Tuesday, November 17, 2009

Is He Four Yet?

Ugh. Just experienced The Worst Tantrum Ever. At least, the worst we've ever seen.

At one point I couldn't do anything but laugh because I was fairly certain Finn no longer remembered why he was screaming at me.

Three is a trying age.

Lucy, right next door, fell asleep and slept through it all. Is a total peach. Is it terrible that I have fleeting thoughts like "Can I trade Finn for five more of her"?

Am now fast-chilling a bottle of wine so M. and I can calm our frayed nerves. Unplanned and oh so deserved.

Sunday, November 15, 2009


I was dumbfounded by an ad I saw in Parenting magazine last night. Which I only read because it was lying there and free - M. has a categorical hate for all parenting-type magazines because they portray dads in such a negative light, and I have to say I agree with him.

The ad? Apparently Enfamil is now making a formula called "RestFull" Lipil. Designed to help babies feel full longer and sleep better. How so, exactly? "Enfamil RestFull is specially designed to thicken gently in your baby's tummy, and digest slowly. For a natural way to keep your baby feeling satisfied. So you both can rest better." Yes, that last sentence is actually bolded in their ad.

This just drives me crazy. First of all, natural? I'm sure there's nothing natural at all about whatever is in that formula to cause it to "thicken gently" in baby's tummy. What exactly are they putting in there? Second, I see this as yet another weapon in the arsenal to get moms to give up breastfeeding. Oh, you're exhausted because baby is waking up two or three times a night? Just try giving them a bottle of our special formula and they'll sleep so much better. One bottle at night won't hurt... And third, exactly how many types of formula do we need on the market? Enfamil's website has 10 different infant formulas alone, and also offers a variety of supplements and toddler products. Some of the different types are a necessity, of course, like the ones for premature babies and babies with food intolerances. But many simply prey on parents' insecurities, promising better brain development and stronger immune systems. Or in this case, they're preying on parents' exhaustion, a universal in new parenthood. Could they try any harder to make money off of us?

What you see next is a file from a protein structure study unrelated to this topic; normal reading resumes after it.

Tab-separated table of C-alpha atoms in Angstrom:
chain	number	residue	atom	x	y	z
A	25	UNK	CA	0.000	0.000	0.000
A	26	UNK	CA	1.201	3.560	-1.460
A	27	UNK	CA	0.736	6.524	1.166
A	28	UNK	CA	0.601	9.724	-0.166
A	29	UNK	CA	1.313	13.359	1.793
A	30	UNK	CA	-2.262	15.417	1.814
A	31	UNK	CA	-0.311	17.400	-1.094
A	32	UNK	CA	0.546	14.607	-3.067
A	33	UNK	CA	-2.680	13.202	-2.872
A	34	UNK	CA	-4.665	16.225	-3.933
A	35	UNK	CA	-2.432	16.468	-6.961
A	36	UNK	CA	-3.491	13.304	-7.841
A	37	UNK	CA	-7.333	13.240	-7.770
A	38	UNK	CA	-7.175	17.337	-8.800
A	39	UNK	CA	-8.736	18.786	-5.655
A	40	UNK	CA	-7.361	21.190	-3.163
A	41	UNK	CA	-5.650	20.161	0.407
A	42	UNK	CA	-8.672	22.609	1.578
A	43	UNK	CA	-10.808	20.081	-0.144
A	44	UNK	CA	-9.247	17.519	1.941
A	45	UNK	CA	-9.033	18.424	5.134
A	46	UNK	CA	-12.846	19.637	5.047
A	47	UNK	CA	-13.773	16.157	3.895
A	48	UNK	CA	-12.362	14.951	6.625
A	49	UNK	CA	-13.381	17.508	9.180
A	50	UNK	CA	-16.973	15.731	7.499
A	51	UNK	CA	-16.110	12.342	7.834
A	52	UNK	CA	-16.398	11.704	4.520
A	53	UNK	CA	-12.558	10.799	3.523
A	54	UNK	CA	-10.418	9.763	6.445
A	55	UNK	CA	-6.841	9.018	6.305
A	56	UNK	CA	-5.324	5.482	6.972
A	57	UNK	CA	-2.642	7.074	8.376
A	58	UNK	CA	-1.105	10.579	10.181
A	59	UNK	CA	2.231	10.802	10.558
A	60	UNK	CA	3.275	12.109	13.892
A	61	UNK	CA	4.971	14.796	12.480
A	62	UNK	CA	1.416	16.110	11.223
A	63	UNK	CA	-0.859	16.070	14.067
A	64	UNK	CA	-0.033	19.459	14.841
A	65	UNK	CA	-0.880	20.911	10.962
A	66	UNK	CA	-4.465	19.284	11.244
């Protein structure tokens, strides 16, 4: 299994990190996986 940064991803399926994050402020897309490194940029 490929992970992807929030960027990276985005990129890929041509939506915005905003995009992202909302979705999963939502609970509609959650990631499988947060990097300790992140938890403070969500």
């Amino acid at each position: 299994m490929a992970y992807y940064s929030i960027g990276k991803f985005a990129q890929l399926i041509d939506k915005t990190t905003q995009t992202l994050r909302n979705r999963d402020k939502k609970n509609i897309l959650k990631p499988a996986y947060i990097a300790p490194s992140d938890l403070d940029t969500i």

Please don't think this post is designed to bash formula-feeding moms. I'm one of them. I'm also supportive of moms that mix breastmilk and formula feeding, because I used to be one of those, too. I just can't believe that Enfamil is going to convince moms and dads that babies who don't sleep well at night can be "fixed." Sleeping is a developmental process. Either your baby is ready to sleep 11 hours at a time, or he/she is not. Nothing you feed them will make a difference. And in all likelihood, this stuff will give them so much gas that they'll be sleeping worse than ever. Don't fall for it, dear readers!!

Sunday, November 8, 2009

Halloween Debrief

Lucy is napping and Finn is engrossed in an episode of Blue's Clues, so I shall steal a few moments to post pictures from Halloween weekend. I will caption a few, but to put things in perspective, my parents were visiting for the weekend. It was the first time my dad had met Lucy, and my mom hadn't seen her since she was about a week old. Grandparent bias aside, they were much impressed with her good nature and cuteness. In addition to trick-or-treating (which was rainy and thus brief), M. and my dad undertook the installation of a ceiling fan in our living room. Mom and I took the kids and did what we do best - went shopping.

I shall also mention before the pixel dumping that Lucy is doing much better. She is back to sleeping well, and as of this morning her digestive tract issuance is practically normal. Huzzah! We're still giving her the hydrolyzed formula and being cautious with her solid food diet, but we're getting there.